During the detox process, and individual will be switched from his or her opiate of addiction to an equivalent dosage of burprenorphine, and then slowly tapered from that dosage. This is often done on an outpatient basis, as it often takes several weeks, and sometimes longer than 30 days to complete. The goal is to prevent severe withdrawal symptoms while reducing the opiates in the system of the individual.
When used in a medical detox setting, buprenorphine can be administered to an individual in addition to blood pressure medication and benzodiazepines, then tapered over the course of the following days. The clinicians and the patient usually assess the response to the rate of tapering, and determine together when the dosage is low enough to withdraw completely without experiencing severe symptoms.
Alcohol is one of the most dangerous drugs from which to withdraw for alcoholics. Unlike opiates, the symptoms of alcohol withdrawal can be fatal, and can be mild to severe and life threatening. Some of these symptoms include:
- Body tremors
- Delirium Tremens (DTs)
- Nausea and vomiting
- High blood pressure
- Vivid and disturbing nightmares
- Black outs
Among many other symptoms, depending on the severity, alcohol detox should always be conducted in a medical detox setting. The symptoms of alcohol detox can suddenly worsen, creating a dangerous situation for an individual who does not have medical supervision and assistance.
In a medical alcohol detox setting, an individual will be given a benzodiazepine (the type and dosage depends on the detox facility) to prevent seizures, and manage insomnia and anxiety. In addition to a benzodiazepine, he or she will be given medication for the management of high blood pressure. Depending on the severity of the alcoholism, the detox process usually takes about 10-14 days. In some cases where an individual may have a history of seizures, previous failed detox attempts, and/or benzodiazepine use or abuse, the detox process will likely take longer because of these complications. Medical detox can always manage these complications in a safe and effective way, however more time may be necessary to do so.
Benzodiazepines are sedative tranquilizers that can also produce fatal seizures during withdrawal. For this reason, detox from benzodiazepines should be completed in a medical setting to ensure the prevention of dangerous seizures. Most typical to benzodiazepine detox are rebound withdrawal symptoms. These are symptoms which the benzodiazepines are intended to treat, such as:
When an individual is going through benzodiazepine detox, he or she many be given one of several medications to manage withdrawal symptoms, and this depends on the benzodiazepine(s) from which he or she needs to withdraw. In some cases of an individual who needs to withdraw from a short-acting benzodiazepine, a longer-acting drug may be given to manage the symptoms, and then slowly tapered for the completion of detox.
In other cases, where an individual has been addicted to longer acting benzodiazepines, or has a long and/or severe addiction, he or she will likely be given a barbiturate for detox. Barbiturates have equivalent effects to those of benzodiazepines, only stronger. The administration of barbiturates can serve to prevent seizures, and assist with anxiety and insomnia. Just like with benzodiazepines, the dosage of barbiturates is tapered over the following days, the rate of which depends on the individual’s response to the reduction. If severe symptoms continue to persist, clinicians may opt to slow the tapering process, thereby extending the time necessary for a safe and comfortable detox from benzodiazepines.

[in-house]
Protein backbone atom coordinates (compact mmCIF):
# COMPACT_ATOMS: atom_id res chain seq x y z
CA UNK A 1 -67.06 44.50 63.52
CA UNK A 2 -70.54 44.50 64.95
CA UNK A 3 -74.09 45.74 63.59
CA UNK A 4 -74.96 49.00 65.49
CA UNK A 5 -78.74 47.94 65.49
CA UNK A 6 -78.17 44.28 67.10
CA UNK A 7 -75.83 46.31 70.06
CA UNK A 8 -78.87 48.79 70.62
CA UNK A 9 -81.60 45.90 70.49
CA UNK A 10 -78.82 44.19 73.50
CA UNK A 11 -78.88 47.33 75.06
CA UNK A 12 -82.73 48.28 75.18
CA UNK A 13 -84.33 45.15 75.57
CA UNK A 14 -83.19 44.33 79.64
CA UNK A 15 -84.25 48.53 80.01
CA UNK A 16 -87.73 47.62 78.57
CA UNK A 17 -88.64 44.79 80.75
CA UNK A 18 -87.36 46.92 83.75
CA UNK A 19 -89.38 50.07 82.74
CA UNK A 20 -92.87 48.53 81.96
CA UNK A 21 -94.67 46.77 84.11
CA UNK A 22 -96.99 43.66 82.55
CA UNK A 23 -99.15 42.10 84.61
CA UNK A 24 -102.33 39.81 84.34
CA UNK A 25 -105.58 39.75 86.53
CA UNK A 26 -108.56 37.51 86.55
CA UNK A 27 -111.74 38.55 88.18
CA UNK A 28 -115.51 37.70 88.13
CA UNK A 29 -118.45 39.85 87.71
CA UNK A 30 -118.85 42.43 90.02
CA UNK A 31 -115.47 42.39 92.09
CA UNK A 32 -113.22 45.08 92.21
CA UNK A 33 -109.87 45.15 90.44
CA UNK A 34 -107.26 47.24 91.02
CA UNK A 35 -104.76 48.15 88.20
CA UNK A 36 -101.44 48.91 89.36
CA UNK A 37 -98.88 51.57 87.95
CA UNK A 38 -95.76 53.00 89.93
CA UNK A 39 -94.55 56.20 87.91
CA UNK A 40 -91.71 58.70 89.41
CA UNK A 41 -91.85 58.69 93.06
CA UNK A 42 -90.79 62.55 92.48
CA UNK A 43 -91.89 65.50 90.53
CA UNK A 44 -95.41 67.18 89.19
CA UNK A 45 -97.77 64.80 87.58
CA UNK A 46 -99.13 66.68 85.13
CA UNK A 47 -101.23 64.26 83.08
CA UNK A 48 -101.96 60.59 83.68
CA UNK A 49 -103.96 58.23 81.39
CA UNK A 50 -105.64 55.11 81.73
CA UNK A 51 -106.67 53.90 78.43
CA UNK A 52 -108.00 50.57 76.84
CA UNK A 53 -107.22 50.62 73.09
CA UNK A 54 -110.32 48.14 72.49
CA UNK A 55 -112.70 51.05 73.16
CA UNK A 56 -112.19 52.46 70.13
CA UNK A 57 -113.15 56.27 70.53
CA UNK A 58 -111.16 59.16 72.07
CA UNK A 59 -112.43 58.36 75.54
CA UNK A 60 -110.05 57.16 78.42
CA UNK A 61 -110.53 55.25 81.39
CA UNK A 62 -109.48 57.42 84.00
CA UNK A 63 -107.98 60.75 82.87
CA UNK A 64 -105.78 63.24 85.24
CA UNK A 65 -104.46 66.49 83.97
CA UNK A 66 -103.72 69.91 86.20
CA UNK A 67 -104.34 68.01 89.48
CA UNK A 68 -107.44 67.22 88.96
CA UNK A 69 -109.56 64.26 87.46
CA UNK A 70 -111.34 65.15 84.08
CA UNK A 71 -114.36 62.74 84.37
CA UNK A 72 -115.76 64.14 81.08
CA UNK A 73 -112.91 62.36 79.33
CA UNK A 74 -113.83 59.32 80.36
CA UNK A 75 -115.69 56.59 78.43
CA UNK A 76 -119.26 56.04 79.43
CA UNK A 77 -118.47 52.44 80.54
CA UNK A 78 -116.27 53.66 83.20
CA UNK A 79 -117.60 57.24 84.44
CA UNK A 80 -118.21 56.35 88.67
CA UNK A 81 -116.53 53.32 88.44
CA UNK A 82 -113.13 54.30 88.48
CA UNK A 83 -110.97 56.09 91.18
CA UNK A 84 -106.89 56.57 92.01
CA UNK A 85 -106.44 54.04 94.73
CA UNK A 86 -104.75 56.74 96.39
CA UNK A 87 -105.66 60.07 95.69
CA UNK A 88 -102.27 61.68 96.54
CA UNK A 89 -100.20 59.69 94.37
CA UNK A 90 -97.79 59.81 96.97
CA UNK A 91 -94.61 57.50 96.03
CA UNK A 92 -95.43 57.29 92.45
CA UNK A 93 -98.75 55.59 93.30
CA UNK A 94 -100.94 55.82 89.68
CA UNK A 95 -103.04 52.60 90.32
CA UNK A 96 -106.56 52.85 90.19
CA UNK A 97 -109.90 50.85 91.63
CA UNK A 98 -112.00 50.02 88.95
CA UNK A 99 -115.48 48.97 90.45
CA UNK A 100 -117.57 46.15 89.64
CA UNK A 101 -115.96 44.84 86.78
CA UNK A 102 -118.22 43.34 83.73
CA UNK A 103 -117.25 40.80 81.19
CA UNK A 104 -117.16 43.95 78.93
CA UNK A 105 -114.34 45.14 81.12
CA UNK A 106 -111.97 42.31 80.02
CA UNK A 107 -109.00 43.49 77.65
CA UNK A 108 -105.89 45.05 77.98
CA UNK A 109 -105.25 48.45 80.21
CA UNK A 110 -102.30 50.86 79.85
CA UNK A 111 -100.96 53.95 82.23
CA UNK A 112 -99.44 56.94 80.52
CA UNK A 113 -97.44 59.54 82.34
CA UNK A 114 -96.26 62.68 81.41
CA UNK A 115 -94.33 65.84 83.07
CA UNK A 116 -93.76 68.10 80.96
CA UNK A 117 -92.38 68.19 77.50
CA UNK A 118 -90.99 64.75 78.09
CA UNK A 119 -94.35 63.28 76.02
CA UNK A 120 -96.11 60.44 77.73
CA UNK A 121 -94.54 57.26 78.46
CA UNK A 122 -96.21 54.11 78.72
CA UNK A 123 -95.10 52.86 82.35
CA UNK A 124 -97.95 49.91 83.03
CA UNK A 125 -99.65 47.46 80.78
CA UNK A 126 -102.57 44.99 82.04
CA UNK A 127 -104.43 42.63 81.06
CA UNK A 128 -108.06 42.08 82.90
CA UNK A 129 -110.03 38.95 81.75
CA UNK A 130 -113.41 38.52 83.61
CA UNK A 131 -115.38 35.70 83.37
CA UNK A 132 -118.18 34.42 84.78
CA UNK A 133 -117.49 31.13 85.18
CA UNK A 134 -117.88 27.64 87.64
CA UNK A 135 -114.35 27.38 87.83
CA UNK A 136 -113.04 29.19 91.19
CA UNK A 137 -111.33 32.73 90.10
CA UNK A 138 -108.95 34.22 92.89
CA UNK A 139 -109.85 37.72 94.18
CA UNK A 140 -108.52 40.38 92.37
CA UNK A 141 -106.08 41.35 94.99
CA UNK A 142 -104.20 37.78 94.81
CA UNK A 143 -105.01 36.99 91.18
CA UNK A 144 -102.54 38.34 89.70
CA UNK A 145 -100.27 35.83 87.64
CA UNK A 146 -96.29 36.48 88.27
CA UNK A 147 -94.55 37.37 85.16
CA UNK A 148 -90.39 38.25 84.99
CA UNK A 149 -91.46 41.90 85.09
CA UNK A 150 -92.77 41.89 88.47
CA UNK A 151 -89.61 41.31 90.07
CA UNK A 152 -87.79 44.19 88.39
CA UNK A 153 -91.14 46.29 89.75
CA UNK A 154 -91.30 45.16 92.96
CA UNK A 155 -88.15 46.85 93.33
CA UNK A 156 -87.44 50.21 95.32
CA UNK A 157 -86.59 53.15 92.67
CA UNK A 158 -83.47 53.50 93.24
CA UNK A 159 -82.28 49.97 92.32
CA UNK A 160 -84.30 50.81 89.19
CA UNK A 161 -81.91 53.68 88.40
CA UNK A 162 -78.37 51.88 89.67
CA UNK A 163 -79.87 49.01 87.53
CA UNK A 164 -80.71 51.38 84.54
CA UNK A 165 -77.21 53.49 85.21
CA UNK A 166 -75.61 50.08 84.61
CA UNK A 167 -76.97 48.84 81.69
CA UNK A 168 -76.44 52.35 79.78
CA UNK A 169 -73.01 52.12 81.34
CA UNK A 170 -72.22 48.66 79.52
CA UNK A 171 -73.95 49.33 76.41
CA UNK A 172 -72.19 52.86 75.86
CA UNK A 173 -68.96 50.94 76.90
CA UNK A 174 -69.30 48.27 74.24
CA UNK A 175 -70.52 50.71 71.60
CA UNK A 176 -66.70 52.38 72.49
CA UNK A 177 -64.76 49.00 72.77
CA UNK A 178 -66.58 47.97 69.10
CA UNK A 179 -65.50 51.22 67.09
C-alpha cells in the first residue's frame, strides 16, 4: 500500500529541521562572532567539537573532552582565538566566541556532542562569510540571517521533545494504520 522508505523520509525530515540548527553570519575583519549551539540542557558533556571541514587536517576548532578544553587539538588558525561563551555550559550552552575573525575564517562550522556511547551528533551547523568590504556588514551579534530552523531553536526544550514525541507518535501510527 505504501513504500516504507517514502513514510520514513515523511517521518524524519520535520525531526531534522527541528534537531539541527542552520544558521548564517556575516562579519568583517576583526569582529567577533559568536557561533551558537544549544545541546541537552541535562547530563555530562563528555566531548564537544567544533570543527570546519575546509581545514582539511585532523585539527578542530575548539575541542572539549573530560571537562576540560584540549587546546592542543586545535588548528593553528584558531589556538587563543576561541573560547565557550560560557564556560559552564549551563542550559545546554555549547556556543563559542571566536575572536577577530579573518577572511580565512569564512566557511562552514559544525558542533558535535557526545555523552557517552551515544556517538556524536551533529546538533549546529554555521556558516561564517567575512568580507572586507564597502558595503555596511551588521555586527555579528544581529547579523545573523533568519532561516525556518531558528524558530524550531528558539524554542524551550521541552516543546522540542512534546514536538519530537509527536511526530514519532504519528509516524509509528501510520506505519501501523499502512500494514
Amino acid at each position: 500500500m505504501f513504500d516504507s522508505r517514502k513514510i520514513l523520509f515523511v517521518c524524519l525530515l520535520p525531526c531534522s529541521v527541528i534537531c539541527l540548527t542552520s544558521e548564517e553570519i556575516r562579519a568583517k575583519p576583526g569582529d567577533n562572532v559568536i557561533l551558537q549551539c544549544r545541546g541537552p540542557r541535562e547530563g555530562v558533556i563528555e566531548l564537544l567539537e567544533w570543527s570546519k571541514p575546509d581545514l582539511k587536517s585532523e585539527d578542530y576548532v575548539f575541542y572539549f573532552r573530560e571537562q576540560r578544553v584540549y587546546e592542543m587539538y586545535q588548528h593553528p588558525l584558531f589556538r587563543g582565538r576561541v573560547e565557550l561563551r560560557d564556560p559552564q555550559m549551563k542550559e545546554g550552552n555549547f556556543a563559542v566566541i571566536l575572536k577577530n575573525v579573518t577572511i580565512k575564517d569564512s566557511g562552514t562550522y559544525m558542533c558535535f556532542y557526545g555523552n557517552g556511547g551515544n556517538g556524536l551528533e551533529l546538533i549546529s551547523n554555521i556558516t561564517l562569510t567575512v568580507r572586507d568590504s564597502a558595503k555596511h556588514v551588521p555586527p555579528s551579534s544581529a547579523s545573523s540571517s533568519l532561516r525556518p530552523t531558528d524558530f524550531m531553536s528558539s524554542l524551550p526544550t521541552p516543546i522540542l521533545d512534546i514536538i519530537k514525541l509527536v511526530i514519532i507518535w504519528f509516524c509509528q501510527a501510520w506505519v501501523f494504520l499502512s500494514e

After Drug Detox
The most severe cases of drug detox may require extended periods of time to complete, but follow-up is imperative once the detox has been completed. If an individual does no more than detox from a drug of addiction and abuse, he or she is left with no support, tools, or therapy to assist in relapse prevention. Although most drug detox facilities make every possible effort to keep individuals as comfortable as possible throughout the process, the fact is that drug detox is not a pleasant experience for anyone. The best thing an individual can do to ensure that he or she will not have to go through detox again in the future is to establish a firm foundation for continued abstinence and sobriety through addiction treatment. The determination of the effectiveness of inpatient or outpatient treatment should be based on:
- the individual
- history of addiction
- severity of addiction
- mental health and emotional stability
- support for recovery in the home environment
- Physical or psychological illness that may need treatment alternative to pharmaceuticals
If you, or a loved one is in need of drug detox, please call us now at 1 (866) 445-4137 to speak with a trained counselor. We will talk with you about your situation, concerns, and goals with drug detox. Understanding that detox alone is not enough to overcome addiction is important, and we can help you find the appropriate and most effective addiction treatment program, based on the needs, preferences, and belief system of the individual in need of help.
Drug detox is the essential first step in finding recovery from addiction and sustained sobriety. As important as detox is, it is only the first step, and should be followed by some form of addiction treatment. Please call now to speak with us about how we can help you, or your loved one get sober and on the path to recovery from addiction.